Hi, everyone. You may recall that last month Christy and I discussed the benefits and rewards of integrating mindfulness practices into our teaching, for both students and instructors. This month, we continue our dialogue and now focus on the risks and challenges of integrating mindfulness practices into our teaching. We invite you to join the dialogue by sharing your own experiences and insights about this worthwhile work in the comments.
One challenge for teaching mindfulness in the context of our courses is in the overall framing of the work: how do we frame mindfulness practices? Or more pointedly, the question becomes: In my teaching mindfulness in my courses, to what extent am I imposing on students a religious or spiritual worldview? (Somewhat different but related questions include: Can you take the rich, historical, religious and spiritual contexts out of mindfulness practices? Can, or should, historically religious mindfulness practices be “secularized?”)
Indeed a form of the first question was posed at a recent conference session I attended; it went something like this: what do we do about the religious, spiritual contexts of mindfulness practices, especially if we teach in a publicly funded setting? The responses varied from: it’s not appropriate to teach; get permission first; if the setting is K-12, inform parents about the differences between a secular mindfulness practice and the more religious/spiritual; cover over or downplay the religious/spiritual connections; substitute more neutral language, symbols and objects used for teaching; be forthright and transparent about the religious/spiritual connections.
My own response: be forthright and transparent. Jon Kabat-Zinn, the founding Executive Director of the Center for Mindfulness in Medicine, Health Care, and Society at the University of Massachusetts Medical School, or more commonly known perhaps, as the founder and foremost proponent of Mindfulness-Based Stress Reduction (MBSR), has helped me understand and articulate a forthright and transparent frame, one that both includes the rich historical, religious context and also seemingly transcends it. Here’s how he opens the first chapter of Wherever You Go There You Are:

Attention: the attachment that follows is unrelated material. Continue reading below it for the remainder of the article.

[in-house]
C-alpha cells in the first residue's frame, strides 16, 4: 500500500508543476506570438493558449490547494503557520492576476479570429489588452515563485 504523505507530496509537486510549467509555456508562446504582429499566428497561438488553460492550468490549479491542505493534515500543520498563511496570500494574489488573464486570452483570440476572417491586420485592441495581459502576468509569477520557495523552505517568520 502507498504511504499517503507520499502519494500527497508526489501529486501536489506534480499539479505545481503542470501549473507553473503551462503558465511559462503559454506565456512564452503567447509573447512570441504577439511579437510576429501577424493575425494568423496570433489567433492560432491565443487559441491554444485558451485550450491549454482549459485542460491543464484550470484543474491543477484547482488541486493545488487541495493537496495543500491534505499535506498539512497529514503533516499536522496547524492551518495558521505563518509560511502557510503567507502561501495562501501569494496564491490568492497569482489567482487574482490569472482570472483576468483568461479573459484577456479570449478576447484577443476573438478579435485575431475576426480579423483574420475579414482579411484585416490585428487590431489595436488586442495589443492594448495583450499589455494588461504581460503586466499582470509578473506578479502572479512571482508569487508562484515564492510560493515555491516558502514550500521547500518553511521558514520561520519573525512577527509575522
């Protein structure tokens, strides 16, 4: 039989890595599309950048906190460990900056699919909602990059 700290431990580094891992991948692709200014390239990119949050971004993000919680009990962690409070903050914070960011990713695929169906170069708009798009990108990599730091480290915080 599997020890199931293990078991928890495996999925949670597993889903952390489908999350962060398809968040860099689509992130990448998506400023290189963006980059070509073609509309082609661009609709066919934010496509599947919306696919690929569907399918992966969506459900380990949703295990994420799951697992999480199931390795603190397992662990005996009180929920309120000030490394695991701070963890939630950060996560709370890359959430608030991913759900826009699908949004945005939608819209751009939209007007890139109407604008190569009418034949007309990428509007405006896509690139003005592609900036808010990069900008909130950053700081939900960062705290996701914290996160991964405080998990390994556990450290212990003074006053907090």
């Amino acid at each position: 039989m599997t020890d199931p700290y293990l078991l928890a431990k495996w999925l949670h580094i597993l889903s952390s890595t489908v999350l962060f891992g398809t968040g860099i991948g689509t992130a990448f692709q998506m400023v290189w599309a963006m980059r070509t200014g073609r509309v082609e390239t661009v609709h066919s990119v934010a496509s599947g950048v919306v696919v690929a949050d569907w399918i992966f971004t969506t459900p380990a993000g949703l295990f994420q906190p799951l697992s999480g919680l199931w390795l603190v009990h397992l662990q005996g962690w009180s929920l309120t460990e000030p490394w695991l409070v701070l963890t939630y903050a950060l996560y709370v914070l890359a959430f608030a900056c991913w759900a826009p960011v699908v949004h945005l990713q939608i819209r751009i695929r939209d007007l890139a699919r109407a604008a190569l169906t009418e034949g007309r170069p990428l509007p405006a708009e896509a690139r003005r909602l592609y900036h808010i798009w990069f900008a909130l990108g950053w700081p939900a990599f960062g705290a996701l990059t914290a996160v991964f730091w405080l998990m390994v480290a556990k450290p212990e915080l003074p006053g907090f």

Mindfulness is an ancient Buddhist practice which has profound relevance for our present-day lives. The relevance has nothing to do with Buddhism per so or with becoming a Buddhist, but it has everything to do with waking up and living in harmony with oneself and the world…. Sages, yogis, and Zen masters have been exploring this territory systematically for thousands of years; in the process they have learned something which may be profoundly beneficial in the West to counterbalance our cultural orientation toward controlling and subduing nature rather than honoring that we are an intimate part of it. (3)
Forthright and transparent. Indeed, in class, I express gratitude to Buddha, his followers, and all other religious, spiritual, historical, and present-day contemplatives, for continuing to spread the good news so that each new generation, or to borrow a phrase from Buddhist lovingkindness practice, “all beings,” can benefit from the insights and well-being often rendered by the practice. The “fact” of the matter is mindfulness is yet one more of way of knowing—like reading, writing, collaborating. It’s epistemology—plain and simple. Practicing mindfulness is just one more way we humans can come to know. (Now I realize that Buddhists and other religious contemplatives may think otherwise…that educators shouldn’t be appropriating the practice, that “secularizing” it is limited, inappropriate…would anyone like to grapple with this question?).
So I base the framing of the practice on epistemology, and openly acknowledging its historical religious, spiritual roots, contexts, and uses. How about you, Christy? How do you frame the work?
Shelia, You’ve done a great job approaching what can be a very complicated concern for those of us interested in contemplative teaching: how do we (or do we at all) separate the spiritual implications of mindfulness from the epistemological ones? For me, this is a question that seeps right down into my personal life; it’s not just a matter of professional practice.